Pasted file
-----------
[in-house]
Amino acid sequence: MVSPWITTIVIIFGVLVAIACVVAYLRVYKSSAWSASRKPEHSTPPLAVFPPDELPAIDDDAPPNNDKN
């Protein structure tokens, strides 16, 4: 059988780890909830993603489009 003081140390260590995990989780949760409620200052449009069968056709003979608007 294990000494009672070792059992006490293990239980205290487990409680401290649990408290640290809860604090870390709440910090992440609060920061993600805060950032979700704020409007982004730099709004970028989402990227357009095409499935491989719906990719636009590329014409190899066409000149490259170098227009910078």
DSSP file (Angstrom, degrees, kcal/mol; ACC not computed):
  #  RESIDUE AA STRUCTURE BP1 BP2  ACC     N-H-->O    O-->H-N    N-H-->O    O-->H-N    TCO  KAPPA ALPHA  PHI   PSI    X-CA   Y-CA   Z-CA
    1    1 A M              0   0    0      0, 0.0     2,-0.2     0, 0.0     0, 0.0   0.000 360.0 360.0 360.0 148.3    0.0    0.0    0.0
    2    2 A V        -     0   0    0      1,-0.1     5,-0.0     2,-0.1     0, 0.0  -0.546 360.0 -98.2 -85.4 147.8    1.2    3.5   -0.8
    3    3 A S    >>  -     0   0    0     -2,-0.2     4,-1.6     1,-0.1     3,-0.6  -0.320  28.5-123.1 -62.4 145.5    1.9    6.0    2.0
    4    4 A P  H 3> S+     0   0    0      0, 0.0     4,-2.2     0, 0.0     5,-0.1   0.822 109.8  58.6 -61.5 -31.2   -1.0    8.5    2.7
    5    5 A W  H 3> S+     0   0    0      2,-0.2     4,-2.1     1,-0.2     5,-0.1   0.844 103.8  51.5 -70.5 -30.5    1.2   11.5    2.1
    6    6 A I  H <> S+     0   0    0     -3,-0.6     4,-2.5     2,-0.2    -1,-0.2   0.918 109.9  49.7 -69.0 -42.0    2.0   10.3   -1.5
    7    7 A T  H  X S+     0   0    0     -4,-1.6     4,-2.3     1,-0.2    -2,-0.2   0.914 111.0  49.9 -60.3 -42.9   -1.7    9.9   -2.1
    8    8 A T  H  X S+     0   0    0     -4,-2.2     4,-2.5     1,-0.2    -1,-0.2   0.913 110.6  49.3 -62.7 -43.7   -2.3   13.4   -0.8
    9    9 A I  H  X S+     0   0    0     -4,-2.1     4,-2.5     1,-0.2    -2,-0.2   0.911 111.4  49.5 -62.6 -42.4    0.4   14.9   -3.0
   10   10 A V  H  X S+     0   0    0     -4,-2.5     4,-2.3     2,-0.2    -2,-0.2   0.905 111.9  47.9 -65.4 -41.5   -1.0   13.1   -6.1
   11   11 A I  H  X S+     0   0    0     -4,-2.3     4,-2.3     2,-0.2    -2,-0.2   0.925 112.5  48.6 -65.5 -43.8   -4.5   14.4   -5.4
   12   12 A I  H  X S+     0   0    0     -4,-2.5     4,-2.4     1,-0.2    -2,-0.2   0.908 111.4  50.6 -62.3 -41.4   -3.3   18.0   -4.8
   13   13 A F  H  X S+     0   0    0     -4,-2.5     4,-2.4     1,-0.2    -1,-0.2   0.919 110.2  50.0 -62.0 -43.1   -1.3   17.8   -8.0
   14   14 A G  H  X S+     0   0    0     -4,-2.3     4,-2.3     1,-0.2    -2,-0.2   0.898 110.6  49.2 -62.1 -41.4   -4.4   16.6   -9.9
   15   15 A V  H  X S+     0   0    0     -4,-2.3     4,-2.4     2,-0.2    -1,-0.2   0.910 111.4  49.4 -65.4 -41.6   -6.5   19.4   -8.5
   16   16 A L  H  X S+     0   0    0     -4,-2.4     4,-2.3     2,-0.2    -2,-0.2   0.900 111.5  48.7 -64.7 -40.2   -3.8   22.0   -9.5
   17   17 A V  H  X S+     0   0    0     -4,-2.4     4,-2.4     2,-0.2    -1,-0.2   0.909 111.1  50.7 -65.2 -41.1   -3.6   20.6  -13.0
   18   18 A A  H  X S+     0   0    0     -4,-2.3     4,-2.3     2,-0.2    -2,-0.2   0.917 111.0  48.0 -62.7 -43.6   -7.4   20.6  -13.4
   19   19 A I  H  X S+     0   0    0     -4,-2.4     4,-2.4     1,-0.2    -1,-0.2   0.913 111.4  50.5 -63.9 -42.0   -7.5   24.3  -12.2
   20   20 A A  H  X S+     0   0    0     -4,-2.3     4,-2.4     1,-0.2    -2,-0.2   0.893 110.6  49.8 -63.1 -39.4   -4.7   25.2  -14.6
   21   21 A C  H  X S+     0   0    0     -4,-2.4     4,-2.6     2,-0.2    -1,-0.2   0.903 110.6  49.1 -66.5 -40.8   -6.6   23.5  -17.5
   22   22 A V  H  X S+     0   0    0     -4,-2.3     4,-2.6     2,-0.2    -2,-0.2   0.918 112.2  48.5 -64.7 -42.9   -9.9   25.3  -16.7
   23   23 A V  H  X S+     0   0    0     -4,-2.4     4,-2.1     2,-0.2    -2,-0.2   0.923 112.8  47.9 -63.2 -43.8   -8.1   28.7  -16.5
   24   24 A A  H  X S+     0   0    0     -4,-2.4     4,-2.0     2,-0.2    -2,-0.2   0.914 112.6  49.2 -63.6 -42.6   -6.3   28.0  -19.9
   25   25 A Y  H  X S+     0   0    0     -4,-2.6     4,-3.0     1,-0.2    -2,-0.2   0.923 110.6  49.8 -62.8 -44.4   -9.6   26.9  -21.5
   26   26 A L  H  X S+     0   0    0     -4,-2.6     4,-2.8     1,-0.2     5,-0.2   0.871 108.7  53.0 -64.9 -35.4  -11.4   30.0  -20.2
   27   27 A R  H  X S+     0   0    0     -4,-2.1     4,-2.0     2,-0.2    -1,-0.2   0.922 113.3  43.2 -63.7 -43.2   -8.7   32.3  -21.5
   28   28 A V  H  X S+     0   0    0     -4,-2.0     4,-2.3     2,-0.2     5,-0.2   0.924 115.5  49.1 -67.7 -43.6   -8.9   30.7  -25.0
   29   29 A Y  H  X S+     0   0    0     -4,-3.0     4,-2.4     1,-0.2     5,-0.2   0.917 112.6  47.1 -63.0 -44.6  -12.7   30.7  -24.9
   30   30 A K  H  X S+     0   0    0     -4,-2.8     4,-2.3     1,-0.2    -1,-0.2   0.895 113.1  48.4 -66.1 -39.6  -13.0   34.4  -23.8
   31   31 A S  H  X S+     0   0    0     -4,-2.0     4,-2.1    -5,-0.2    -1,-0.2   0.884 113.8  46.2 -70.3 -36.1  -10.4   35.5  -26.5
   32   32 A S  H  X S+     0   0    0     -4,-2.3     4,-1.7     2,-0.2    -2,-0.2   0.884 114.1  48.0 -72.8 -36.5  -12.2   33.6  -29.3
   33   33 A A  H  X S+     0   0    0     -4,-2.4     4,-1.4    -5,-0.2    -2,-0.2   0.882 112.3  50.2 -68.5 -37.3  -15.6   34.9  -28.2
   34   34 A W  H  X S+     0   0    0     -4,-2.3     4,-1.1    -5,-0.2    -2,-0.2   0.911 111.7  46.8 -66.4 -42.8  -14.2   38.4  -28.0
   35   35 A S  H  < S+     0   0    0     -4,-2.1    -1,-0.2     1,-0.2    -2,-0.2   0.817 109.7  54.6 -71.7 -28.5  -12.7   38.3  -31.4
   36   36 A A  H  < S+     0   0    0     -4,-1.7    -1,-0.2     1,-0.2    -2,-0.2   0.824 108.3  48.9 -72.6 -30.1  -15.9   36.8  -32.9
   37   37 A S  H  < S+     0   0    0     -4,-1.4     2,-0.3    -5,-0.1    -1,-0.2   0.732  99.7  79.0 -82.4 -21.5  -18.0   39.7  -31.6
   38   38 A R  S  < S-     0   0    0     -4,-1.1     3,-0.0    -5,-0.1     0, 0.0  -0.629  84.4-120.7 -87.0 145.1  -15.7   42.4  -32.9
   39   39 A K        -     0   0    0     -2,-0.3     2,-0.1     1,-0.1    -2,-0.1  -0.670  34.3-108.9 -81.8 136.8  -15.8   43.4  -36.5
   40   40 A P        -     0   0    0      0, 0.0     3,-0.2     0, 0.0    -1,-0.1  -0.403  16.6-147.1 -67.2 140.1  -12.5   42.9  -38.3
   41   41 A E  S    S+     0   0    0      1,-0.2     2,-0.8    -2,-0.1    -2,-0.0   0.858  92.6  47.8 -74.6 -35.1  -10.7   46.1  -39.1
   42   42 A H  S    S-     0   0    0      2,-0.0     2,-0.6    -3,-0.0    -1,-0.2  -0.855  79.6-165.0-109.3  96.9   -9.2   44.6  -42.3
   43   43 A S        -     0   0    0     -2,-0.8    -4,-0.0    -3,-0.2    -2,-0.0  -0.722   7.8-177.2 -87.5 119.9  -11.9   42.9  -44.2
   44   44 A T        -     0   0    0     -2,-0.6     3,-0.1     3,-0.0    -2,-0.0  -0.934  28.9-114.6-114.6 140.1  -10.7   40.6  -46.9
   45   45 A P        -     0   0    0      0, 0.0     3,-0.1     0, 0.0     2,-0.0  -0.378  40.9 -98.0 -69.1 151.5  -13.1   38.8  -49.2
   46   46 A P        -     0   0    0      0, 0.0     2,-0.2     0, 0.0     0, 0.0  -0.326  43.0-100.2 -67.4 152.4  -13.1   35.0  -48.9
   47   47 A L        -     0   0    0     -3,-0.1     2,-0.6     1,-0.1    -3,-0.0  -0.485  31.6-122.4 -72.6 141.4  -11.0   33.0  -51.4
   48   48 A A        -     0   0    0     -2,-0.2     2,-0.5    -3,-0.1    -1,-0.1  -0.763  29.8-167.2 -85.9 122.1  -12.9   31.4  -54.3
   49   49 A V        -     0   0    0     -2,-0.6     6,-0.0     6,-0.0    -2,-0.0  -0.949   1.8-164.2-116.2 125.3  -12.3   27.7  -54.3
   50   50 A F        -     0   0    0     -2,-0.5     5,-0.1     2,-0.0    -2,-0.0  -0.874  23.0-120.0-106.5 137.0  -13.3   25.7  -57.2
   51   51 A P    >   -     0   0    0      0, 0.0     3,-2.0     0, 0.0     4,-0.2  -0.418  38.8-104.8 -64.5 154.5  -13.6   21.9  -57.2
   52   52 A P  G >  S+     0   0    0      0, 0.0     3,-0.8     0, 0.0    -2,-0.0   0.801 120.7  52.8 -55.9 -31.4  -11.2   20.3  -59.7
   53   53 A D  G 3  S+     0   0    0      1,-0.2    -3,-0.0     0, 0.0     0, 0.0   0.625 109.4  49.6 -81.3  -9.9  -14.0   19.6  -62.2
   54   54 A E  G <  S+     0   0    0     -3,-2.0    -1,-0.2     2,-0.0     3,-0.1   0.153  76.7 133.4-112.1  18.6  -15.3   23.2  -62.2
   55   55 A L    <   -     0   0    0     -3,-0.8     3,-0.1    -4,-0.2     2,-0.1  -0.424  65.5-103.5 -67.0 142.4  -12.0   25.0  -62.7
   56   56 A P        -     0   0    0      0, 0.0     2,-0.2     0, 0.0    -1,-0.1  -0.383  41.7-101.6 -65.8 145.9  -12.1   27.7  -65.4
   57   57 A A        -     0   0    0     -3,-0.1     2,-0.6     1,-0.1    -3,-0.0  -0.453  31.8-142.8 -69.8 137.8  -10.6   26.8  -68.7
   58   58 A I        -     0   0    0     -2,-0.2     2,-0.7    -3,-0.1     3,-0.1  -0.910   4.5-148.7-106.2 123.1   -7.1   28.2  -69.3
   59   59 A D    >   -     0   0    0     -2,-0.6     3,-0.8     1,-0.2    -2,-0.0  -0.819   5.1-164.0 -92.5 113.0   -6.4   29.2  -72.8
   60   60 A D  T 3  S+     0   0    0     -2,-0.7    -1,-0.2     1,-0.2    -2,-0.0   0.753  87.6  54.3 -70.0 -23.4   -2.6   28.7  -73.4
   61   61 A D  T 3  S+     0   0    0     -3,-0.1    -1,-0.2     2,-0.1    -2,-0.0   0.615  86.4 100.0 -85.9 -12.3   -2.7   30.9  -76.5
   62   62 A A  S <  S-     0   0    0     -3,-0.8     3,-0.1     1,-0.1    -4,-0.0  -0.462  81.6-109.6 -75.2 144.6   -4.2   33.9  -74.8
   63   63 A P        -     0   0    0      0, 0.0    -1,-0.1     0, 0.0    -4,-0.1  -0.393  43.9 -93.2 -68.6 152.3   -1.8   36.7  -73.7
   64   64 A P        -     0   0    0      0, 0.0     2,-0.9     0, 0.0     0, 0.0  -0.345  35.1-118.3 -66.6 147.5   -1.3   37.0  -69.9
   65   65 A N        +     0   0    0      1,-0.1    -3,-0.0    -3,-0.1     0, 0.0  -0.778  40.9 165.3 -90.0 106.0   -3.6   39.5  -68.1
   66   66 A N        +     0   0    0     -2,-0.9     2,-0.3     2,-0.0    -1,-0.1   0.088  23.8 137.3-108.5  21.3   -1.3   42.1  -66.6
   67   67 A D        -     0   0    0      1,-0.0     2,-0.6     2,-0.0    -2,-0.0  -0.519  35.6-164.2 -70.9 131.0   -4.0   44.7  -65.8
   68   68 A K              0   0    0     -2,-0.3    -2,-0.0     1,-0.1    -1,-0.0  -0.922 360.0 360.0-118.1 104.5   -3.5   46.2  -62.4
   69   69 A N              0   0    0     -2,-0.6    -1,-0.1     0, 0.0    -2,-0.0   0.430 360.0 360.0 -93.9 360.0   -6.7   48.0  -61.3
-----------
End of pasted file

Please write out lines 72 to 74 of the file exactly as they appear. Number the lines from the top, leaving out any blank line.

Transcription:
   67   67 A D        -     0   0    0      1,-0.0     2,-0.6     2,-0.0    -2,-0.0  -0.519  35.6-164.2 -70.9 131.0   -4.0   44.7  -65.8
   68   68 A K              0   0    0     -2,-0.3    -2,-0.0     1,-0.1    -1,-0.0  -0.922 360.0 360.0-118.1 104.5   -3.5   46.2  -62.4
   69   69 A N              0   0    0     -2,-0.6    -1,-0.1     0, 0.0    -2,-0.0   0.430 360.0 360.0 -93.9 360.0   -6.7   48.0  -61.3